Tuesday, October 16, 2012
It is a conservation technique intended to provide a structural support of the photograph after removing a poor quality mount.
- Polyester (Dacron)
- Filtered water
- Mylar (melinex polyester)
- Wheat starch paste
- Two Japanese brushes (one for applying the starch paste and one for flattening)
- Two pieces of western paper: one Mirage (for support) and one library Bristol board (for aesthetic purposes)
How to do:
- Apply wheat starch paste on plexiglas surface and cover it with a sheet of wet polyester (Dacron).
- Brush wheat starch paste all over the Dacron, put a damp sheet of Mirage paper on it and apply wheat starch paste.
- Put the piece of Bristol board on top of the coated Mirage paper.
- Aside, place the photograph on a separate piece of mylar with the face down and humidify it from both sides.
- Apply wheat starch paste all over the back of the photograph.
- Place it on the Bristol board and remove the mylar by rolling it.
- Wipe the surface of the photograph in order to remove the excess water and leave it to dry for few days.
- Remove the photograph from the plexiglas and polyester mechanically. Trim it with scalpel.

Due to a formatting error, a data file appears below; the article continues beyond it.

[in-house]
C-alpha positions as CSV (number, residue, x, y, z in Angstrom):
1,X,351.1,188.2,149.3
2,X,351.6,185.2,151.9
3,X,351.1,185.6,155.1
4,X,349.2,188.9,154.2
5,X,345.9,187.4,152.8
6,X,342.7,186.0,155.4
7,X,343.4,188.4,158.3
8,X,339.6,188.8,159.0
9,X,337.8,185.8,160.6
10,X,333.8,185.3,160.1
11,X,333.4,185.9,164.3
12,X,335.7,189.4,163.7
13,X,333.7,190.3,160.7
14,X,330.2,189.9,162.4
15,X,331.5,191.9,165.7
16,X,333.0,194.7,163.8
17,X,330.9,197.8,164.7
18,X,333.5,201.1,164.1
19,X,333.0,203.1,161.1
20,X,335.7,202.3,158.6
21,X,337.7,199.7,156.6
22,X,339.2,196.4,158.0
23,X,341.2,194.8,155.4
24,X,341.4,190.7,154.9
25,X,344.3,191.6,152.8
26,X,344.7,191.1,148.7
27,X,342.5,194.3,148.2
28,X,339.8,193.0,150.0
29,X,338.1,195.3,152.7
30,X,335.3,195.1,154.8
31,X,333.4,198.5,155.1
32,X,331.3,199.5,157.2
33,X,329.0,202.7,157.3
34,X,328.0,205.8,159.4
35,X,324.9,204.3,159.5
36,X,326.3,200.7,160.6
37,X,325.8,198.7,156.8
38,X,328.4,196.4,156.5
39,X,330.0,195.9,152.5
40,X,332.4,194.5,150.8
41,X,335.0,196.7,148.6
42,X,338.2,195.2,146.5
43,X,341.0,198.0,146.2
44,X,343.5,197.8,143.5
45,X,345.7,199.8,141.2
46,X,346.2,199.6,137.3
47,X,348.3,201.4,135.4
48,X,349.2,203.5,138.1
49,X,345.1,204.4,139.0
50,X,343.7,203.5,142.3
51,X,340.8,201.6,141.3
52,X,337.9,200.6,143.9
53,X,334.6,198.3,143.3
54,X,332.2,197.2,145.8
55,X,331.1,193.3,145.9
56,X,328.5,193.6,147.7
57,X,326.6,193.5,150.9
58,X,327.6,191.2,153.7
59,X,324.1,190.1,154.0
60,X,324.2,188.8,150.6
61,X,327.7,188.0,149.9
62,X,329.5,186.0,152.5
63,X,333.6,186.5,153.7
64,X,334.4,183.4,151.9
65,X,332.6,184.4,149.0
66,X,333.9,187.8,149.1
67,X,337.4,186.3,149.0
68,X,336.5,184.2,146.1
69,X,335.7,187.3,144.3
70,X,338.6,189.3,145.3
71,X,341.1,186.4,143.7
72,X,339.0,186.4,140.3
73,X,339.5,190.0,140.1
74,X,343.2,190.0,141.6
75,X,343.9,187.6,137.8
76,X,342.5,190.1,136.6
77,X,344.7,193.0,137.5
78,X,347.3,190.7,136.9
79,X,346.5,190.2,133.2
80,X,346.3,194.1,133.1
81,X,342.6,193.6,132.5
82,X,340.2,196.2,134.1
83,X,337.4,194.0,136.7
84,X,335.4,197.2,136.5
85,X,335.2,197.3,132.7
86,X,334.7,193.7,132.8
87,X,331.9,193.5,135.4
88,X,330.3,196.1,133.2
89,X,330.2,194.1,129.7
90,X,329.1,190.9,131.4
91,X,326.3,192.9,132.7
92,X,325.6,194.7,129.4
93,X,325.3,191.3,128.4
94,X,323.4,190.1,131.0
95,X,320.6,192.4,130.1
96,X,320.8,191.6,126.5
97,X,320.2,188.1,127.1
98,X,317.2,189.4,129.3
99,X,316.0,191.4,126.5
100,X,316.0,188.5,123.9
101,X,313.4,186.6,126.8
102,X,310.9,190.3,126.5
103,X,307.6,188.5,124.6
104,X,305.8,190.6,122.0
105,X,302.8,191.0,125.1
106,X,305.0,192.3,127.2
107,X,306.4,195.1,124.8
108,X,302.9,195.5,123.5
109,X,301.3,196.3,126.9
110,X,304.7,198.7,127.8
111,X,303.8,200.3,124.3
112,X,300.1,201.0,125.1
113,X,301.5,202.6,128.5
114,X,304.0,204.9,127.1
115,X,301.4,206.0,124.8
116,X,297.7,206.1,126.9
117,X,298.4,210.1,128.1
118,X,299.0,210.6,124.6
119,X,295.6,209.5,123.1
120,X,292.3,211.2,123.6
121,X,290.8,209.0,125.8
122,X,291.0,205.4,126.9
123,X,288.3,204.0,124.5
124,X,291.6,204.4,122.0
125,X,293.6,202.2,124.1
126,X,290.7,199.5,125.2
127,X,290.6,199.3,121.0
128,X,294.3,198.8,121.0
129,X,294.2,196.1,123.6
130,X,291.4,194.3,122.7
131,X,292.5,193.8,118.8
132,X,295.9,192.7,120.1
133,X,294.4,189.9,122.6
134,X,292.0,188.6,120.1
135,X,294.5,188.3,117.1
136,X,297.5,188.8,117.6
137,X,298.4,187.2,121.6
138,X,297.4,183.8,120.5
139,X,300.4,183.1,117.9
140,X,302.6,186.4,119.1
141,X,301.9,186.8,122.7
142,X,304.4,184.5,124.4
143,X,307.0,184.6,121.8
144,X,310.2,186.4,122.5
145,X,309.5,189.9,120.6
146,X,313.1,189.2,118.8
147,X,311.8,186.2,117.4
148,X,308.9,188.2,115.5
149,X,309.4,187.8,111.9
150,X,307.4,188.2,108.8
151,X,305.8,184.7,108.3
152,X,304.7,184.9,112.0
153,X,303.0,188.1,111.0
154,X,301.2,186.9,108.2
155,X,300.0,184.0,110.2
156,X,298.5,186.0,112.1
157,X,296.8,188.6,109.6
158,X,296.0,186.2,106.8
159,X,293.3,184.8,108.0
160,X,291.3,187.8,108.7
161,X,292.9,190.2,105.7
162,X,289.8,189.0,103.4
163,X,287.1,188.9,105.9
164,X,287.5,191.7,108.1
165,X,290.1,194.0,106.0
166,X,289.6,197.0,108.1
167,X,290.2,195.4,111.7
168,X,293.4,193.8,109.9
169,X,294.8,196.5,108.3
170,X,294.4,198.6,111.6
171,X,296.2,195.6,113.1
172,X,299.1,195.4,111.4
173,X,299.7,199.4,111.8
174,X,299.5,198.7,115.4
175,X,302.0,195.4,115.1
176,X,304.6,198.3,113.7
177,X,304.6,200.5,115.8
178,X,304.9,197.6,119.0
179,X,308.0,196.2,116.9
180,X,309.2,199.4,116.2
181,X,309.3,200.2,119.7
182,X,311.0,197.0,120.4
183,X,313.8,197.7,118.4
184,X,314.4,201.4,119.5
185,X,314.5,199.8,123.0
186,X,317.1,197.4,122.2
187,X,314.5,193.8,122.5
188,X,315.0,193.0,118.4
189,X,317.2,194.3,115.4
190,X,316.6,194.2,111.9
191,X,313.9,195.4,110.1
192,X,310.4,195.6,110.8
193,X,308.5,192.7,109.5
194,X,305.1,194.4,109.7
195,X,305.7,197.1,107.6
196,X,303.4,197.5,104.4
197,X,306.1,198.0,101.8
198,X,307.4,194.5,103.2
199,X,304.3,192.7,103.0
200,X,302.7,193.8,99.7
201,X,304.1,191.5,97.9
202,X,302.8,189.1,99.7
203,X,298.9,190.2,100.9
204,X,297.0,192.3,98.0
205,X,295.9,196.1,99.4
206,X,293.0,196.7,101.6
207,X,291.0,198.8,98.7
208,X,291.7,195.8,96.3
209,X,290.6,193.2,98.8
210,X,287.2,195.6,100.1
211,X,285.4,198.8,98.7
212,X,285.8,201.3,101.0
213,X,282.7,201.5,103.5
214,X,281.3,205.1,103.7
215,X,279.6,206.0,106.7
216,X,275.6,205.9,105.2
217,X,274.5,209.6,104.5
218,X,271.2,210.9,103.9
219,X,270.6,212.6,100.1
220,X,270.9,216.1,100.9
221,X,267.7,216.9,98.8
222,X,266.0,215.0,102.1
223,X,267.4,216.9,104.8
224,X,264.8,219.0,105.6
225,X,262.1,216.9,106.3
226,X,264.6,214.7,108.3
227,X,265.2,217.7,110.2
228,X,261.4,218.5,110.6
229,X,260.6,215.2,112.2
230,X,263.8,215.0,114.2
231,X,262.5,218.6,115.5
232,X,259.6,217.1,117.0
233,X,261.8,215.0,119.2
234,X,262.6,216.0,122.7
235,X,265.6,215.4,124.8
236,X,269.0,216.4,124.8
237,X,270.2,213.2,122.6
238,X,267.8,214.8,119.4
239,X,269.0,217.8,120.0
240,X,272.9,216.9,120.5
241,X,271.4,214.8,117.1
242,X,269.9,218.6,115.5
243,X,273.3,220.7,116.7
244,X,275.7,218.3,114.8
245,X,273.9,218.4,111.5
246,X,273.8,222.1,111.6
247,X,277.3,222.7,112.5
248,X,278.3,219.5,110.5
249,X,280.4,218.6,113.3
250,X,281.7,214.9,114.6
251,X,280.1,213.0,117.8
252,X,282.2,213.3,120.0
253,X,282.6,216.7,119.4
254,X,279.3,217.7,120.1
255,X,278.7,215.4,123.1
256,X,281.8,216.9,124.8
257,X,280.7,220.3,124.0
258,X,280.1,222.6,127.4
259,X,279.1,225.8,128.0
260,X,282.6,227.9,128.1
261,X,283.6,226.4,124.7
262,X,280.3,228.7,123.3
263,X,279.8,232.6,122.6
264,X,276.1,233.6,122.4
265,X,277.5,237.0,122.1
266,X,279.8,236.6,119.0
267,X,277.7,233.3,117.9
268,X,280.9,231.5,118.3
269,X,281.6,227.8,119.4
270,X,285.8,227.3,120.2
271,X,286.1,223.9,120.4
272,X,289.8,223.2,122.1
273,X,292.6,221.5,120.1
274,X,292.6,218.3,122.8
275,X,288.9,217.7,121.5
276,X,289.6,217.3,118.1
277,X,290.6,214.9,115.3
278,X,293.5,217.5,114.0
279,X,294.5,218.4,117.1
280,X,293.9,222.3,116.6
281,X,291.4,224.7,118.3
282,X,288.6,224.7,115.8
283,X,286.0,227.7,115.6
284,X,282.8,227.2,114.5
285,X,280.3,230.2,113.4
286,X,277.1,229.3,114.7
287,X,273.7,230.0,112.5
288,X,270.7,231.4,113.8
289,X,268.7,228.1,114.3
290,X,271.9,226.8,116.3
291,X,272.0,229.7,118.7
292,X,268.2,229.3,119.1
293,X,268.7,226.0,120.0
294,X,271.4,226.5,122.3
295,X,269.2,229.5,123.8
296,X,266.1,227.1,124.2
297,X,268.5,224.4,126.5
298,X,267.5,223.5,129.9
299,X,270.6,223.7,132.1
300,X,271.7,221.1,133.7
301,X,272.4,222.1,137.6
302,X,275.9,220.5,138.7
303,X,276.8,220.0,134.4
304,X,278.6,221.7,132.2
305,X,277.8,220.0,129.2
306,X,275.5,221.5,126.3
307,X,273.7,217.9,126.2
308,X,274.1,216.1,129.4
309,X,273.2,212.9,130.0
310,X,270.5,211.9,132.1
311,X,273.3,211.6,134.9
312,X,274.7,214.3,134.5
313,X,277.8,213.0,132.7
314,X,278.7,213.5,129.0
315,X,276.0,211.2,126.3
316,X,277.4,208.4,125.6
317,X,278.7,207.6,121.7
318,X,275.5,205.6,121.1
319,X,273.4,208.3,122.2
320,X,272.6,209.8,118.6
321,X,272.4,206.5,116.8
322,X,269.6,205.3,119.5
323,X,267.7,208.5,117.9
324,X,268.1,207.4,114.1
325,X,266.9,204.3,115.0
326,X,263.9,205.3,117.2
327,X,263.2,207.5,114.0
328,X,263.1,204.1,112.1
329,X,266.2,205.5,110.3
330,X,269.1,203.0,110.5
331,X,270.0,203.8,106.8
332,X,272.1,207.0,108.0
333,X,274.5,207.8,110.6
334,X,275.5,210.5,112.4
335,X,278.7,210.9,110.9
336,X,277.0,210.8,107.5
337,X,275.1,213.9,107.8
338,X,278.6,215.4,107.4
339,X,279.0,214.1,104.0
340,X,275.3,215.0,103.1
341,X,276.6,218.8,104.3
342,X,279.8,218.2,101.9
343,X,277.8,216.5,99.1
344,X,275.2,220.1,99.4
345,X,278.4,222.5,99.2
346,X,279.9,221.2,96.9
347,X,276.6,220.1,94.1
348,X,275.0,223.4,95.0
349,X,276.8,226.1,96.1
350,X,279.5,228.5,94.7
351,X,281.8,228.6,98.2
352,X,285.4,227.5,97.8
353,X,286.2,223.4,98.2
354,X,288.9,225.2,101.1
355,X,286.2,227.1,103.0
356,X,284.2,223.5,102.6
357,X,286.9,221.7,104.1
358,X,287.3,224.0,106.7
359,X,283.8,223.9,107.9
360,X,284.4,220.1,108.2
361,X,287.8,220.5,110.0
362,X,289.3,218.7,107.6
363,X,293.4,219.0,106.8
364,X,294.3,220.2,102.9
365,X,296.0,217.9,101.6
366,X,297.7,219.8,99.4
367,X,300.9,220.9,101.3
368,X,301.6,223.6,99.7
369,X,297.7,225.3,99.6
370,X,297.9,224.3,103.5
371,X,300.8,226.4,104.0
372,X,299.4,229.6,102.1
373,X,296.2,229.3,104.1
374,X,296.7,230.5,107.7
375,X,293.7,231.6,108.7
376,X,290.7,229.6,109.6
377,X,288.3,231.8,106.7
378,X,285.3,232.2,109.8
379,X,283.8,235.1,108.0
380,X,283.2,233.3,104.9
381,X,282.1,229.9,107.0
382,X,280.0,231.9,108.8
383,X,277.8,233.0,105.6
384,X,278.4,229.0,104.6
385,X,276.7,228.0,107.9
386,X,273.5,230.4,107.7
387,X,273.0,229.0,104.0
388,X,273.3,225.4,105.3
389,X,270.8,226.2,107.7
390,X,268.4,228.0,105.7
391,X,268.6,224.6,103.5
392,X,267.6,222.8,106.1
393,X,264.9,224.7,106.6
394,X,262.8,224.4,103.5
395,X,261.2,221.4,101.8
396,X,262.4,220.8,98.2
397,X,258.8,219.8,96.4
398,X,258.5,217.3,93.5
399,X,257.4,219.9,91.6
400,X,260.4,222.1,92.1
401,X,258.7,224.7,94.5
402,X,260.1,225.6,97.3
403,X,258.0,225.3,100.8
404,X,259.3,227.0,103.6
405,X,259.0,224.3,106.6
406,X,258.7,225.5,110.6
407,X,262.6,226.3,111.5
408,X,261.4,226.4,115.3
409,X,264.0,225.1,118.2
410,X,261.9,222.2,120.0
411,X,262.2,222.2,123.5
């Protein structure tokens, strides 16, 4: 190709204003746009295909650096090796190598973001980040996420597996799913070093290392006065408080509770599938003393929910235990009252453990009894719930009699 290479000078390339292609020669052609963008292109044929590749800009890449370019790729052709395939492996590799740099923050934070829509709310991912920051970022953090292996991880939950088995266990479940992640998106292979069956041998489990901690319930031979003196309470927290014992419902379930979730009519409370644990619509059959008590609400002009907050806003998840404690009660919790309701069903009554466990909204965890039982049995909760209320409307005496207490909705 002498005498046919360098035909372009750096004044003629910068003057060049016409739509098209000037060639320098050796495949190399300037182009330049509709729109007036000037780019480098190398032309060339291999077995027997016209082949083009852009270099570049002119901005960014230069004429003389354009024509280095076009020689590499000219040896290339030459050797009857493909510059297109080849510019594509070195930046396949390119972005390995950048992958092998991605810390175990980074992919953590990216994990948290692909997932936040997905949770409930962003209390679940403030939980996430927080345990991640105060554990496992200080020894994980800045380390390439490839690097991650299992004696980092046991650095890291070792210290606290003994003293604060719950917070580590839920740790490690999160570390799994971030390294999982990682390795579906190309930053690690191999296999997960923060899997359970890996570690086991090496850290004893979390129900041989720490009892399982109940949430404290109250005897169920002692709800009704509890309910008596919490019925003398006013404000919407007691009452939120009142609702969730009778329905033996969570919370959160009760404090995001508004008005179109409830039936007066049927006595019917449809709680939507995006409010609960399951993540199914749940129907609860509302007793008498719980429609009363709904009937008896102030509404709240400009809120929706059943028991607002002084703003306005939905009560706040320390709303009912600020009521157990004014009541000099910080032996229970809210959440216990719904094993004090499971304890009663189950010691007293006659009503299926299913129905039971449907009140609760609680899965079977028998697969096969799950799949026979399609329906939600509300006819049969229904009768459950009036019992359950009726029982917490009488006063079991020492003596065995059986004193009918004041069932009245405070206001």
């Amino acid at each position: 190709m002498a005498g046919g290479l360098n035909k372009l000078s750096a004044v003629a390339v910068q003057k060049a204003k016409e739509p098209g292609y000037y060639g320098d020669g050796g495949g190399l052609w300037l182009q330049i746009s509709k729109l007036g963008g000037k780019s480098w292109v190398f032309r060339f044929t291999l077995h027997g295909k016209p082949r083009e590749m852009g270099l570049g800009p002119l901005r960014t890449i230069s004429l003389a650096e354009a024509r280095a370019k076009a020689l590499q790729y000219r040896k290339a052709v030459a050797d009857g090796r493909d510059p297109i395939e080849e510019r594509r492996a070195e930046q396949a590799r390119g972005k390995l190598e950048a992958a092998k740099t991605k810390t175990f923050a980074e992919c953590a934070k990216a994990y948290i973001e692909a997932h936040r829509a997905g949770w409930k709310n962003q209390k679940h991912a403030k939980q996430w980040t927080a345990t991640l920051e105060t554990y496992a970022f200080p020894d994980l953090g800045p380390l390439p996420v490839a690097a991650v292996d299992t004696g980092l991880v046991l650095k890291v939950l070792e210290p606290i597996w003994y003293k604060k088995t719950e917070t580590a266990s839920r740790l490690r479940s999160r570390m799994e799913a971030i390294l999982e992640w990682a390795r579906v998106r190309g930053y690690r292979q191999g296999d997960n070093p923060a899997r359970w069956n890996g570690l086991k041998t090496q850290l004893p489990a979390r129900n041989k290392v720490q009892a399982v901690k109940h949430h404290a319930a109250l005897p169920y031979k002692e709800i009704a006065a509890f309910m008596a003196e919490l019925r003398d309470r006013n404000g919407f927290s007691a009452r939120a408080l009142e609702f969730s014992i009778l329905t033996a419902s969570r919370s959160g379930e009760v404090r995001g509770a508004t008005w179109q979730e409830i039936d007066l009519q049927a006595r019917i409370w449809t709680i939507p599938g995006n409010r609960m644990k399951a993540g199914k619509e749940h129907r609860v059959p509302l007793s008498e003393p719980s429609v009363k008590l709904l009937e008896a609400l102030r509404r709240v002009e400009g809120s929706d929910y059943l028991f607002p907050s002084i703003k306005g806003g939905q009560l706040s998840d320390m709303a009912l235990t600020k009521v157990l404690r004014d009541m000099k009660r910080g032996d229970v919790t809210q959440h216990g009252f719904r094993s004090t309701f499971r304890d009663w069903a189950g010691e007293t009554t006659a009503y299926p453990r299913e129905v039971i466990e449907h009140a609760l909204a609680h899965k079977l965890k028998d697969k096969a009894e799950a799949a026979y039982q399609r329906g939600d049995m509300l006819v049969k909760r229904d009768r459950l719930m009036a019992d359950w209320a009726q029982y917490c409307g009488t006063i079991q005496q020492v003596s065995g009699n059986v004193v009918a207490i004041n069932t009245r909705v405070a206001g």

- For this type of lining the wheat starch paste should be thinner than mending paste.
- Use blender for preparation of the paste because it helps to make it smoother.
- You can use any other paper with smooth surface.
Northeast Document Conservation Center : www.nedcc.org
Image Permanence Institute: https://www.imagepermanenceinstitute.org/
George Eastman House (Notes on Photographs): http://notesonphotographs.org/
Getty Conservation Institute (Research on Photograph Conservation): http://www.getty.edu/conservation/about/science/photo_cr.html
Care, Handling and Storage of Photographs: http://cool.conservation-us.org/byauth//roosa/roosa1.html
Albumen Photographs: http://albumen.conservation-us.org/
Making of Daguerreotype: http://www.daguerre.org/resource/exhibit/brochure.htm
The Metropolitan Museum of Art: www.metmuseum.org
MoMA Museum of Modern Art: http://www.moma.org/explore/collection/photography
It is a conservation technique intended to secure emulsion that is in danger of detaching.
- 1% of gelatin
- Coffee warmer
- Filtered water (to humidify the photograph)
- Warm press
- Release paper (put in the warm pres)
How to do
- Warm up 1% gelatin on coffee warmer until it gets liquid.
- Put the photograph on the clean surface with the recto down so you see verso.
- Spray it twice.
- Aplly the gelatin along the cracks of the photograph by brush.
- Put the photograph with the face down in the warm press for 20 seconds (no more).
- Put it under weight over night.
- If you don’t have 1% gelatin you can make it by yourself. It is a simple procedure of putting 1 gr. gelatin grains into 100 ml. filtered water. The gelatin will swell as it absorbs the water. If we keep it in refrigerator it can last for 6 months.
The treatment of the photograph below included: cleaning, mending, filling the losses, consolidation and inpainting.